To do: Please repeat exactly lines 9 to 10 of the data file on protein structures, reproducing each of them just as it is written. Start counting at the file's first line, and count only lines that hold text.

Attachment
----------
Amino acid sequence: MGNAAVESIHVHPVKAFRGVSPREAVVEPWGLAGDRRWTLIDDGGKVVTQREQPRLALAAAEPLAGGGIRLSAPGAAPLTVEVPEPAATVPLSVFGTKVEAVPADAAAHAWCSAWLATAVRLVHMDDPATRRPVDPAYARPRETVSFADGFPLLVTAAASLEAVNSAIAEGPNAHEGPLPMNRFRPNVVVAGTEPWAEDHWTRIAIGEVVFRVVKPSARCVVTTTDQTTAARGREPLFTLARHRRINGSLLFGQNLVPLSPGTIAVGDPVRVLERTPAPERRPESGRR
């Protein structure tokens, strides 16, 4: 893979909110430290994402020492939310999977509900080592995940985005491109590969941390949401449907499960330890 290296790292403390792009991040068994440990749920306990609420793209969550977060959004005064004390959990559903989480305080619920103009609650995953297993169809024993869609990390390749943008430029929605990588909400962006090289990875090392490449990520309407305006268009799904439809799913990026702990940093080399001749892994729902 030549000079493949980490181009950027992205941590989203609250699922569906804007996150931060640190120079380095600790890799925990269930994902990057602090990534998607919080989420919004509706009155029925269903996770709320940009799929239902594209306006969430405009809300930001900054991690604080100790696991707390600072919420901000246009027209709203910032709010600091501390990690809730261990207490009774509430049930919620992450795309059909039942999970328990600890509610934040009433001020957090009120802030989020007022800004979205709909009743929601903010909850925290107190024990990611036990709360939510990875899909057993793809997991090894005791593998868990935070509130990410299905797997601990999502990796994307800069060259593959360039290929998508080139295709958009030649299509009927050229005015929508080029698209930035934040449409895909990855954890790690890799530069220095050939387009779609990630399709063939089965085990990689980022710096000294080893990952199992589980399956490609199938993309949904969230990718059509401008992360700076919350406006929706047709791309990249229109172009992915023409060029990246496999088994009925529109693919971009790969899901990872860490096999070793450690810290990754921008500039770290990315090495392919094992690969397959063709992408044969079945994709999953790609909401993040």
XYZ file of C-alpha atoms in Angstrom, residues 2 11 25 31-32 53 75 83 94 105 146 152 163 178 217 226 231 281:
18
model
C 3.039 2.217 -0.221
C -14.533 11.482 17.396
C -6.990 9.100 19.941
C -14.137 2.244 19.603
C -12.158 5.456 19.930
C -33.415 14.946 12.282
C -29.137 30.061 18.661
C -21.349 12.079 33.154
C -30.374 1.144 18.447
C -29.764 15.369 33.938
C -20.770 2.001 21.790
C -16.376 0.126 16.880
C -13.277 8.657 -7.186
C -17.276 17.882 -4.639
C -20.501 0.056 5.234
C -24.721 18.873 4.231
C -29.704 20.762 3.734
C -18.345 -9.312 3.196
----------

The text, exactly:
C -14.137 2.244 19.603
C -12.158 5.456 19.930